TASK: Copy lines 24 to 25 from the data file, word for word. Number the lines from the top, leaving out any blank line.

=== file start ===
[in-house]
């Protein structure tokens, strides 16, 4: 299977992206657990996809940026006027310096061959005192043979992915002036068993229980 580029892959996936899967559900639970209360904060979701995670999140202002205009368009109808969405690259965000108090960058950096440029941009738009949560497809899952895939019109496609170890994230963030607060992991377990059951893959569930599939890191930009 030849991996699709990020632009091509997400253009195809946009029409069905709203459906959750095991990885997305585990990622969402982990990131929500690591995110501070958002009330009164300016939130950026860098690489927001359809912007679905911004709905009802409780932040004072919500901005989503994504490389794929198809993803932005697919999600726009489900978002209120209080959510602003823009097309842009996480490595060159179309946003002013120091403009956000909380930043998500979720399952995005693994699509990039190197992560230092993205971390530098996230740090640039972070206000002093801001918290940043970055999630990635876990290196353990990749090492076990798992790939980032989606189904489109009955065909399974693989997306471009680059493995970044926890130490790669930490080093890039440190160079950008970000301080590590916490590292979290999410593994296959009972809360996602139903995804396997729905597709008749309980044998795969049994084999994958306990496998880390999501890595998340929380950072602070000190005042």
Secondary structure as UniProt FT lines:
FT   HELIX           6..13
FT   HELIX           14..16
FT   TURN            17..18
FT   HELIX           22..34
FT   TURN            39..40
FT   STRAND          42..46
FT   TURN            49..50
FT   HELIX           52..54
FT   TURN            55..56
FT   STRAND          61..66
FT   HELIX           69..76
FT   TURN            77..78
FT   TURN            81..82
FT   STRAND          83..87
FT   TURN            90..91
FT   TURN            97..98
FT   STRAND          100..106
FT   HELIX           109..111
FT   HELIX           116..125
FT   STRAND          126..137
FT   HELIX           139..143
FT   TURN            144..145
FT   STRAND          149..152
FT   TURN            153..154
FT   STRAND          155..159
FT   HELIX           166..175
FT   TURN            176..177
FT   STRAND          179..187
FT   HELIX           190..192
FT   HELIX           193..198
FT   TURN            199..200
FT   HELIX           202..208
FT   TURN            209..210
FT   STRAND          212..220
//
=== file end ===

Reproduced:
FT   HELIX           139..143
FT   TURN            144..145